10 Cloverfield Lane Director Dan Trachtenberg to Direct New Predator Film

20th Century Studios (formerly 20th Century Fox) is bringing back the Predator franchise. According to Deadline, it’s brought on director Dan Trachtenberg (10 Cloverfield Lane) to direct a new installment of the series, with a script from Patrick Aison.

The latest installment will jump off from a familiar premise that we’ve encountered in a number of Predator films already, allowing filmmakers to further explore the mythology and world beyond what we’ve seen.

Deadline notes that the film won’t be a sequel to Shane Black’s 2018 film The Predator, but the studio hasn’t said what the film will be about—other than aliens hunting down unsuspecting humans for sport. Last year, Trachtenberg said that he was developing a Civil War-set film in which a Comanche woman would go “against gender norms and traditions to become a warrior,” something that he said was actually supposed to be a stealth Predator film.

The franchise got its start in 1987 with Predator, which starred Arnold Schwarzenegger (pictured above) as a special forces operative who’s on a mission with his team in South America, and comes across some gruesome scenes, only to later realize what they’re up against: A superior alien who’s tracking them down for sport. Later sequels covered similar ground—the alien Predators would pursue various humans in LA (in Predator 2), on another planet (Predators), and again on Earth (The Predator), while also putting them up against Xenomorphs in the two Alien vs. Predators films.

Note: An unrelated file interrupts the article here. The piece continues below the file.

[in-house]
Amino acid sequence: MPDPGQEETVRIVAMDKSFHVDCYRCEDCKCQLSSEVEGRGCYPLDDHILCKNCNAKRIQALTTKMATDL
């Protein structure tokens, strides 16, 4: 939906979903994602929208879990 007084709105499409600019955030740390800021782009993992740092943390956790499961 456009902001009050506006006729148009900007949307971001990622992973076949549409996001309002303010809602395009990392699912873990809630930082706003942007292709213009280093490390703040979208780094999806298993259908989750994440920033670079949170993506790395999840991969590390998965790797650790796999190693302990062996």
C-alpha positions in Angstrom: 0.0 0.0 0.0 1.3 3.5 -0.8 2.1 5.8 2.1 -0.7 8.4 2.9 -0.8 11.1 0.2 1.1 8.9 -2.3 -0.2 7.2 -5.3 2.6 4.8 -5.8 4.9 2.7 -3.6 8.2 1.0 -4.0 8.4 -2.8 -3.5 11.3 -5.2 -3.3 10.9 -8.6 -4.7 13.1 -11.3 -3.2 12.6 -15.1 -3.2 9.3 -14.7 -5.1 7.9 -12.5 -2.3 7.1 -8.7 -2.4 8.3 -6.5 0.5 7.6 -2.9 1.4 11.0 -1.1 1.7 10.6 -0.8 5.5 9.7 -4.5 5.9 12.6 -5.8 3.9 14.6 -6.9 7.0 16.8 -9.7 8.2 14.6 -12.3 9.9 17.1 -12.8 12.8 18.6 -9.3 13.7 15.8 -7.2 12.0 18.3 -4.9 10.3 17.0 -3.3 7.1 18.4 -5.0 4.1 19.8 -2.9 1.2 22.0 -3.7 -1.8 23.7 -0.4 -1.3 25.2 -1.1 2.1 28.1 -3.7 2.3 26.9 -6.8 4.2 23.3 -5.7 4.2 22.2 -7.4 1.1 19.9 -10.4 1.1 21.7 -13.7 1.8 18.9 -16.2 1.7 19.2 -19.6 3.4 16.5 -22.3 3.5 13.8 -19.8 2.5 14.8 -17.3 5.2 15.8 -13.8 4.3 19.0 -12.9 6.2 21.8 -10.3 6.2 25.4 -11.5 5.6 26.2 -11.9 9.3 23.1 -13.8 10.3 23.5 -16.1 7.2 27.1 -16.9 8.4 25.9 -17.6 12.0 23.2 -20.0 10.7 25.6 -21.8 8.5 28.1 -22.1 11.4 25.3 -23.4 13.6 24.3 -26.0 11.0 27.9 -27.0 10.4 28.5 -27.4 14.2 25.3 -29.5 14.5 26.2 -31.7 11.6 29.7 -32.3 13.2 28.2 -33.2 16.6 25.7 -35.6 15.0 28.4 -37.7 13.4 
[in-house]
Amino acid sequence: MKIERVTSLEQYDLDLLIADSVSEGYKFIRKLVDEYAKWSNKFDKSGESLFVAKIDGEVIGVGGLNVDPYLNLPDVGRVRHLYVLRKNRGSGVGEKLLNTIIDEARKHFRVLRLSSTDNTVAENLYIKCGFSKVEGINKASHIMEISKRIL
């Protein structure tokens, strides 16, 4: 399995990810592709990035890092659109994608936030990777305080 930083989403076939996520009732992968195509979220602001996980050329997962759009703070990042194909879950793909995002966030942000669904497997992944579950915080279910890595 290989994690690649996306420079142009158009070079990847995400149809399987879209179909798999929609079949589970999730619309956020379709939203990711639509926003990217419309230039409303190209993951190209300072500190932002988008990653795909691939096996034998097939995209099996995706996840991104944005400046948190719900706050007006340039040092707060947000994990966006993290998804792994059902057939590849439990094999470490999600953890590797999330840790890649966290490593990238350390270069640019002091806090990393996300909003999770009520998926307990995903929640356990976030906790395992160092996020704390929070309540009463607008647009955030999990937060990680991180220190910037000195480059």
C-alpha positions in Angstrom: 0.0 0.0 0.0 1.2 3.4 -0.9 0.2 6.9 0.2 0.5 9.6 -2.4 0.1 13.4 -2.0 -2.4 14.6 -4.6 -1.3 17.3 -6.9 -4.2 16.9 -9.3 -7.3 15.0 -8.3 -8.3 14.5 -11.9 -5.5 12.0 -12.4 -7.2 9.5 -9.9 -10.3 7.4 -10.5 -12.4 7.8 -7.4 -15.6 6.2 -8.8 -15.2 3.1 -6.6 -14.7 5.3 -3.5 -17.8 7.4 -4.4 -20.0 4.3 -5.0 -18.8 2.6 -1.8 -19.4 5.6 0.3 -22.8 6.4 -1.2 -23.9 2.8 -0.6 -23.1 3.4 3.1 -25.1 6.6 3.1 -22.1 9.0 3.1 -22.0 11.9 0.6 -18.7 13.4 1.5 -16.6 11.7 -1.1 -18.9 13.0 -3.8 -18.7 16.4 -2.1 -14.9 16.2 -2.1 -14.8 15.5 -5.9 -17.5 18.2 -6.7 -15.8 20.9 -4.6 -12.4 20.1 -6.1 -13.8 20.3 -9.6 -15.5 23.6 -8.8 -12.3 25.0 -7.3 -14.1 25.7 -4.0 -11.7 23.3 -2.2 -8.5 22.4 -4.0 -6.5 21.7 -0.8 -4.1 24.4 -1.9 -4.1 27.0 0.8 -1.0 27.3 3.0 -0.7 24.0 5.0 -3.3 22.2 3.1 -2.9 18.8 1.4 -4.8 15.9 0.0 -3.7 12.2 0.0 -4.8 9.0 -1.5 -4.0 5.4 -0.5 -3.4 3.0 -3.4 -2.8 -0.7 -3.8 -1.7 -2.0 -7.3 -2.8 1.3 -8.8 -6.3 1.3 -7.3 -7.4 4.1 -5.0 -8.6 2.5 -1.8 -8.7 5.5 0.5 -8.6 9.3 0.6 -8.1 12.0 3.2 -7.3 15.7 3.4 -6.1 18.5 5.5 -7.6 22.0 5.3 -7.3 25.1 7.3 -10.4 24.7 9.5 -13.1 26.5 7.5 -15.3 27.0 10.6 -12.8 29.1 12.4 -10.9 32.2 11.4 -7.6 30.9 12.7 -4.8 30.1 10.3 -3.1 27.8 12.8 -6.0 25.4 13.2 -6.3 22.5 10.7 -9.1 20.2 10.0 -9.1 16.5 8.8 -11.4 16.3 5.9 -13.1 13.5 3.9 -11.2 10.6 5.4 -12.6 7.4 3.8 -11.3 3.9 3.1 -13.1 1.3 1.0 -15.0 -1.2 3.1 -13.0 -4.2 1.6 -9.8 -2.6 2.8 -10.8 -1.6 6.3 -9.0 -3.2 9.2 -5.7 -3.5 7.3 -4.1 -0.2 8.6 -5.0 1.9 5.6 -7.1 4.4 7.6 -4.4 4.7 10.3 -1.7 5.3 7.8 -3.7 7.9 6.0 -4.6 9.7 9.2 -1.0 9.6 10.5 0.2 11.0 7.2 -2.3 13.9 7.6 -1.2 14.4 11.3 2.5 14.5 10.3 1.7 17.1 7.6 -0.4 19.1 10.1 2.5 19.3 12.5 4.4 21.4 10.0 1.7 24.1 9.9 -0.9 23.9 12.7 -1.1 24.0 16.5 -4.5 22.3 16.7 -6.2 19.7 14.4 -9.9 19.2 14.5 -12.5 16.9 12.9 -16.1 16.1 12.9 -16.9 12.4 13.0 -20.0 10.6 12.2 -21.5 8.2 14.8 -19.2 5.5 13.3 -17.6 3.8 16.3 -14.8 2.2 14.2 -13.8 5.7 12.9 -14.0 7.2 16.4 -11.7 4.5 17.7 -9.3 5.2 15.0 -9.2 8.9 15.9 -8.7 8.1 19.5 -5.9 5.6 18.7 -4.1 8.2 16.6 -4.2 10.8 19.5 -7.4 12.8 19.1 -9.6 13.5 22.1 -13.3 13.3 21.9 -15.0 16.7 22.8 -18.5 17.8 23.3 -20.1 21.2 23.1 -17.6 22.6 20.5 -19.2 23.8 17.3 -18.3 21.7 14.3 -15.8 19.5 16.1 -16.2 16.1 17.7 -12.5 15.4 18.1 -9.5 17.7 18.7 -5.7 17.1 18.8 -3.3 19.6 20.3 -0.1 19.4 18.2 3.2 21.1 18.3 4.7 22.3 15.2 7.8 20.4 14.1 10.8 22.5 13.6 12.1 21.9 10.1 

Setting the film in a different, non-modern era seems like it would advance that general storyline: The Predators come down to Earth to take on the planet’s more dangerous individuals, the twist being the mismatch in technology. Hopefully, Trachtenberg will be able to navigate the responsibility of handling Indigenous representation in the film (avoiding Hollywood’s history of bad depictions), and produce a story that not only plays to the strengths of the Predators franchise, but builds a bit more on it.

Three of the franchise’s four films rely on the original trope, with humans figuring out how to outsmart their pursuers to survive on Earth, while Predators changed things up by transporting a group of mercenaries and soldiers to an alien world—a film that felt as though it was lining up for a sequel that could explore a larger universe. In a franchise-driven film world, that feels as though it’s something that 20th Century Studios should do; think about where this new film fits in the larger mythology, and use its future installments to give more depth to them. Otherwise, why not just watch the original over again?

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